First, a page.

When I set out for Hatteras Island the weather was overcast and a bit drizzly, which meant no sun in my eyes as I drove due east. I was grateful for that. I imagine the route I took, which is only two lanes for a good part of the drive, can be hellish with beachgoing traffic on a summer Friday afternoon, but on an early autumn Monday morning it was quiet and calming. I cranked the windows down and listened to some quiet music and craved some breakfast, but I’d already told myself I’d stop for a good lunch once I crossed the Croatan and Roanoke Sounds into the Outer Banks. Three hours later, right at lunchtime, I arrived. I knew I wanted to go to Sam and Omie’s to dine, and only had a vague idea of its location, but like a homing pigeon I went right to it. I was just ahead of the lunch rush and had my shrimp burger and onion rings in no time flat (a continuation of the ruinous eating choices I made in Raleigh). Then I got back in the car, pointed it south on NC 12 and crossed the Herbert C. Bonner Bridge onto Hatteras Island.
The northernmost part of Hatteras Island is occupied by the Pea Island National Wildlife Refuge, and once you get past it and the towns of Rodanthe and Salvo, the view gives way to the Cape Hatteras National Seashore. There’s not much to see but dunes, ponds and the occasional sound or sea view. There was a fair amount of repair work being done on NC 12, partly as a result of Hurricane Arthur’s drive-by back in July, and I had to keep my eyes open to the many, often rapidly-changing speed limits as I headed toward Buxton and the Cape Hatteras Motel, my ultimate destination. After another hour’s drive (and a stop at a grocery store in Avon to pick up a few supplies), I arrived, checked in and got my key to my second-floor oceanfront room from Dave, the friendly manager.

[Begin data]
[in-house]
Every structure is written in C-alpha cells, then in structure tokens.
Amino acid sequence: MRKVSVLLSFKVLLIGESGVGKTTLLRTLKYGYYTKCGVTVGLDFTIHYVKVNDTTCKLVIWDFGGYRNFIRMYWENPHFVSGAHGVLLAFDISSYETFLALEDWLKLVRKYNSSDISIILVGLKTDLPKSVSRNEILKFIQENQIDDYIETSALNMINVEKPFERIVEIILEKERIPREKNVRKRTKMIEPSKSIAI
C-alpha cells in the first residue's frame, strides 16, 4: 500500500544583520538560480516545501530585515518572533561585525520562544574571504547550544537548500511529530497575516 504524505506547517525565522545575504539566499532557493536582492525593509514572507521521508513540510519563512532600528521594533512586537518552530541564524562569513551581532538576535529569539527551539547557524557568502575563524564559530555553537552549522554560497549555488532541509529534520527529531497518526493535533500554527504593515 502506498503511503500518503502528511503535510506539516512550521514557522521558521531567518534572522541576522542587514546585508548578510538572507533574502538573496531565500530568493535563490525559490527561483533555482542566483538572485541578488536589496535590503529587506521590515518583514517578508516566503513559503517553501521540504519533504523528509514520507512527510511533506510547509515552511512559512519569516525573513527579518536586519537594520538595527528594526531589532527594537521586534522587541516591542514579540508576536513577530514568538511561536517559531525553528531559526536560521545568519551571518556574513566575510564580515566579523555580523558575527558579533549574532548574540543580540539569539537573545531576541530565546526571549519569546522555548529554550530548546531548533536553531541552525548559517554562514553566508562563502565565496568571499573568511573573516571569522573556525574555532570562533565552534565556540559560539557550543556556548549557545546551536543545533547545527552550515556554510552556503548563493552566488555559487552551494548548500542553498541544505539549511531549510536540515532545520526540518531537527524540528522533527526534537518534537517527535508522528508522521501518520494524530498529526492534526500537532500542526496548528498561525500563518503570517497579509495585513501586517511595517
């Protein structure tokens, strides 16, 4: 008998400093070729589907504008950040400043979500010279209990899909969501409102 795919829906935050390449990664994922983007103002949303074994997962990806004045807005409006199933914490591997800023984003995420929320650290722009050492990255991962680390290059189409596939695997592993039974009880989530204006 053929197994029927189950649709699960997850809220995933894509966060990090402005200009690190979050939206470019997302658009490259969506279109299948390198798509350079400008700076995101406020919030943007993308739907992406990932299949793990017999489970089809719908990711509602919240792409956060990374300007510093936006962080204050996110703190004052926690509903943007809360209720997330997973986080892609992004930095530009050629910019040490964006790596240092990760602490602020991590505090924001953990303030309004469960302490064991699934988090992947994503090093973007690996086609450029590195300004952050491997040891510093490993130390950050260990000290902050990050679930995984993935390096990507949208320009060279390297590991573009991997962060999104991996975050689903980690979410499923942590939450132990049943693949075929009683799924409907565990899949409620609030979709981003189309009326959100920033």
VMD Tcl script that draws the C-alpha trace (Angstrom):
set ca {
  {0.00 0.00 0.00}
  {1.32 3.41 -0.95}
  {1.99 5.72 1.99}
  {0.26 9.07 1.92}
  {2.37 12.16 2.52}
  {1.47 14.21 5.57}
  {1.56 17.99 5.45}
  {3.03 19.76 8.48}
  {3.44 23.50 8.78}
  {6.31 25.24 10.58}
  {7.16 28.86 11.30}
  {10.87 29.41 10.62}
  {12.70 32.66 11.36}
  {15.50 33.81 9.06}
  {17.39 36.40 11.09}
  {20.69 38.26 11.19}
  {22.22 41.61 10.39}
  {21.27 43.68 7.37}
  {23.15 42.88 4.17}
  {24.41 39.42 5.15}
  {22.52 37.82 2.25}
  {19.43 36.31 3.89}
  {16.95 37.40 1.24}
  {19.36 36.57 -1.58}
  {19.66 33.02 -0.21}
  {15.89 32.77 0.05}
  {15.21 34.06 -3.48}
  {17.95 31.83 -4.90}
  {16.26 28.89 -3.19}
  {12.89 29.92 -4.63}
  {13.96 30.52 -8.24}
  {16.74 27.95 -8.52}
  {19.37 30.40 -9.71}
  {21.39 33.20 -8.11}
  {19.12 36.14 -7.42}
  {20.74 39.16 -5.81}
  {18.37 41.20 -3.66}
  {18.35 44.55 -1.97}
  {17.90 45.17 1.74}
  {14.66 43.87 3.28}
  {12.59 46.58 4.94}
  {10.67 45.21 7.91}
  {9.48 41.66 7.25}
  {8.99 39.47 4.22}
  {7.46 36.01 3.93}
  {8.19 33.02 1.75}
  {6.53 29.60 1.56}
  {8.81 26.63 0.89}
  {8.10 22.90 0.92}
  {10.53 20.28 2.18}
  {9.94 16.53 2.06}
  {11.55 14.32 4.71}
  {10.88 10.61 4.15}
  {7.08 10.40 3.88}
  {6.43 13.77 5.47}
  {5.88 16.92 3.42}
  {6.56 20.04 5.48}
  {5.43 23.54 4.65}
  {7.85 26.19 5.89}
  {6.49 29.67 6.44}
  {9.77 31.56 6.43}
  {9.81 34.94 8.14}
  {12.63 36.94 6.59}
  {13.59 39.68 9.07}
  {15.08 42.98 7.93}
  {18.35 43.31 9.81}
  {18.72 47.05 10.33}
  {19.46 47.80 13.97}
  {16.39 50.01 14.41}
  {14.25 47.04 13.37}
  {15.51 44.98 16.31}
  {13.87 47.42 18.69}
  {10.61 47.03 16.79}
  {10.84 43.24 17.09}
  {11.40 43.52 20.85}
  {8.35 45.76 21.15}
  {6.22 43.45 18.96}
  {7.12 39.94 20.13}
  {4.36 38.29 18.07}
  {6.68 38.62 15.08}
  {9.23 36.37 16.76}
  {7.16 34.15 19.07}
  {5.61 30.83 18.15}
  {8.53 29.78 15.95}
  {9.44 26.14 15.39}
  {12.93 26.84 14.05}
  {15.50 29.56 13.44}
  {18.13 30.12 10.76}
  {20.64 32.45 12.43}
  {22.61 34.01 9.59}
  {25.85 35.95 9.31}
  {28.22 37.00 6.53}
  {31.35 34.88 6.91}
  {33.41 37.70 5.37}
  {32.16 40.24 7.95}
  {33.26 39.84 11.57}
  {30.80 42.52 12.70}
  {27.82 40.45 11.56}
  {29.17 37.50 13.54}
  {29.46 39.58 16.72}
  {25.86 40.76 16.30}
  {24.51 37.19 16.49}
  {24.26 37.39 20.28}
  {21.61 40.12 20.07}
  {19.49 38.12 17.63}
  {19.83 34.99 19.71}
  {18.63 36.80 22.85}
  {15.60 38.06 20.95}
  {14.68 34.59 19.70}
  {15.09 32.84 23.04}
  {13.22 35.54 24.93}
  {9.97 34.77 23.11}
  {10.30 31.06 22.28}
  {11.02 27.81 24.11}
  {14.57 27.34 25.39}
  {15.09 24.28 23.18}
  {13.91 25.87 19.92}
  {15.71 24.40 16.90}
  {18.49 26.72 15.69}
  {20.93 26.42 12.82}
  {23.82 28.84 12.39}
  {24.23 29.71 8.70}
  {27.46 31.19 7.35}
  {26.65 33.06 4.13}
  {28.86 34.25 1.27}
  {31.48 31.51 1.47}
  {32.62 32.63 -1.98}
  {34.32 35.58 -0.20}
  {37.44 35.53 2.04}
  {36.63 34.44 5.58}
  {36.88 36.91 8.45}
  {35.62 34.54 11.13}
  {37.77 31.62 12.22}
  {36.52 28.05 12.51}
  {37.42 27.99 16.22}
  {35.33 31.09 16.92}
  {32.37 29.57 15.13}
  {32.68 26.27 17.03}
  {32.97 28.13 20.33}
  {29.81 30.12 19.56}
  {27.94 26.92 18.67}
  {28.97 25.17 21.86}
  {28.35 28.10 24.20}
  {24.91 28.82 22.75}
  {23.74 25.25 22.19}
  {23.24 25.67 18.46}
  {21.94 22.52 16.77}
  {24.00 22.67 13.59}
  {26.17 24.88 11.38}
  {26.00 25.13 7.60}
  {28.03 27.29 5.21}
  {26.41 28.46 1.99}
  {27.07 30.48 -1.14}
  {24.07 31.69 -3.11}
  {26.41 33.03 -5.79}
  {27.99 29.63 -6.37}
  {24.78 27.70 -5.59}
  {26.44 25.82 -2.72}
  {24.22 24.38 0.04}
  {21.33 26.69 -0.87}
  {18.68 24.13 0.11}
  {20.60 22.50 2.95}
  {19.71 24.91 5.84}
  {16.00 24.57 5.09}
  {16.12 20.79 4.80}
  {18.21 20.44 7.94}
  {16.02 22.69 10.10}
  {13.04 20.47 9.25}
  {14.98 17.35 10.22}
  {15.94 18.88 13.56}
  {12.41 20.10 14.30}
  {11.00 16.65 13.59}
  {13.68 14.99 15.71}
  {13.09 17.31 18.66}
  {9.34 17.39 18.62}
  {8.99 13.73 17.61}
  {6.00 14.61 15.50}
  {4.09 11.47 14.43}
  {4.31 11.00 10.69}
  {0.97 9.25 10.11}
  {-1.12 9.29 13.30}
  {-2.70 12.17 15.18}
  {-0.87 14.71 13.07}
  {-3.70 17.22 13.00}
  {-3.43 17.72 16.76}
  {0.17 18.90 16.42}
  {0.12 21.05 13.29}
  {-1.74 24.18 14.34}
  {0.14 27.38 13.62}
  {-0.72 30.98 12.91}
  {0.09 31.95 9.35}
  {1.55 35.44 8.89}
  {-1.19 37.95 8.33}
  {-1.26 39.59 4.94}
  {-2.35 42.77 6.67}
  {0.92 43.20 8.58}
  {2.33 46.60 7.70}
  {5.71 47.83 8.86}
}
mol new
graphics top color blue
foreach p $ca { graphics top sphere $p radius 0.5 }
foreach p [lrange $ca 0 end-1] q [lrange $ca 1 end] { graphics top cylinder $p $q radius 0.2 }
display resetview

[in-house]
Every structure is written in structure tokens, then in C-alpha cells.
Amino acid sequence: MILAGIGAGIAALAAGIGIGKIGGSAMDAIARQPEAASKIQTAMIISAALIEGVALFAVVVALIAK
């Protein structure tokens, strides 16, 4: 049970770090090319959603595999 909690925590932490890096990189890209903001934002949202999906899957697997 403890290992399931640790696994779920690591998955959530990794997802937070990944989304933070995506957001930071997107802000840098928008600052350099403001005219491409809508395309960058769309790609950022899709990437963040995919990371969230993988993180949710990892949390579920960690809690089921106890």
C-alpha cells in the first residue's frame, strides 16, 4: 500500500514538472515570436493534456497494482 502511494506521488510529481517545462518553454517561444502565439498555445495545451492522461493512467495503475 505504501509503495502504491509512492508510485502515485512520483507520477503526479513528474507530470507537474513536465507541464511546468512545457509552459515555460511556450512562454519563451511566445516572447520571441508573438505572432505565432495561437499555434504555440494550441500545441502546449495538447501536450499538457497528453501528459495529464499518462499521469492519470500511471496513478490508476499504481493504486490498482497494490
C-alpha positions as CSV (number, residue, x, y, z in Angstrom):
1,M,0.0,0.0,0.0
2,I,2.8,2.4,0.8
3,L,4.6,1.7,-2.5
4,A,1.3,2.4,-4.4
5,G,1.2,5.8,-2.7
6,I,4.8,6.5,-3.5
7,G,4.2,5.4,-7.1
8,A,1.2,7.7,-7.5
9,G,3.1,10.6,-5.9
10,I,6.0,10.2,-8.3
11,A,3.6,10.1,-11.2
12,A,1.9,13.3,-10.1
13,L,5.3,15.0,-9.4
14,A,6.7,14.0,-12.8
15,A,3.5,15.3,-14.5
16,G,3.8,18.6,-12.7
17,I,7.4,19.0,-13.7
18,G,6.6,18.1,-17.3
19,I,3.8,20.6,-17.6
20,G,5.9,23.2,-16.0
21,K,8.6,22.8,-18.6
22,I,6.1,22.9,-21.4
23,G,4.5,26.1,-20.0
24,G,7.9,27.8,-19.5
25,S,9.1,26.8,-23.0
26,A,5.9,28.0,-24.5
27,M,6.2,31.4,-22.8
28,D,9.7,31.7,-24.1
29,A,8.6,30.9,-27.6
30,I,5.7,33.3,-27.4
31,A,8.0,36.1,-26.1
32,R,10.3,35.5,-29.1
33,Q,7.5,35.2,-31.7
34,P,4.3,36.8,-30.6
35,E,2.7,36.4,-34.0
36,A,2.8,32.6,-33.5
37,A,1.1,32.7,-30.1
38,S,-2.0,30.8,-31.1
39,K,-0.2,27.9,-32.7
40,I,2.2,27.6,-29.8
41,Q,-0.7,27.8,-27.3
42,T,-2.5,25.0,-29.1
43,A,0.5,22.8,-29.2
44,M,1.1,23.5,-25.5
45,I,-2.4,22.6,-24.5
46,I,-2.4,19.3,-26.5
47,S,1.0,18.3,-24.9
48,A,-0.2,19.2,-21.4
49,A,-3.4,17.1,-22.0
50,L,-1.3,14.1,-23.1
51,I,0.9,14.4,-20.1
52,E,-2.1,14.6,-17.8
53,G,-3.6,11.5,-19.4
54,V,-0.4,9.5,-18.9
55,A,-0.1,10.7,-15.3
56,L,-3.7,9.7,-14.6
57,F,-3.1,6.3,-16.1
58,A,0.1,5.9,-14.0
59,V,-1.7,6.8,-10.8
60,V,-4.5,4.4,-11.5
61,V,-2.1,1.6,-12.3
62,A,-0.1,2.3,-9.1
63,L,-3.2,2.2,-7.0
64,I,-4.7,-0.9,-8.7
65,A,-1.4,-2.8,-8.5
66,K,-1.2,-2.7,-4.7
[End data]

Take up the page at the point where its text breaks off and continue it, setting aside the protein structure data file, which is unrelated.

If you look at the photos of the property from the website link above, you’ll see a big dune and a boardwalk to the beach from the oceanfront rooms. Both dune and boardwalk are gone – casualties, I’m told, of Hurricane Isabel more than ten years ago. Beach erosion here has been quite bad, as you can see from this photo of a property right next to the hotel (note the big sandbags at the foot of the property). I’m sure the guys fishing off the deck thought it was great, but the waves breaking around the property’s foundations would have spooked me a bit, particularly at high tide. At said high tide, the porch outside my room was literally a stone’s throw from the water, and you wouldn’t need to throw that stone very hard.
That said, the view from my room was delicious, and once I opened the windows, so was the sea breeze and the sound of the waves crashing. I hauled my stuff from the car up to my room (a bit of a workout, since the motel is a typical Outer Banks mom-and-pop place and has no elevators) and put everything away. The Cape Hatteras Motel isn’t luxe by any stretch – one of my two dresser drawers was stuck shut and an armchair was so seat-sprung you couldn’t sit in it – but it was the end of the season and I was willing to put up with it for the location. There was a long counter with coffee-maker and toaster where I could prep food, as well as a small refrigerator and a microwave, so I made a pact with myself that I would eat two meals “in” each day to try to get my eating habits back on track.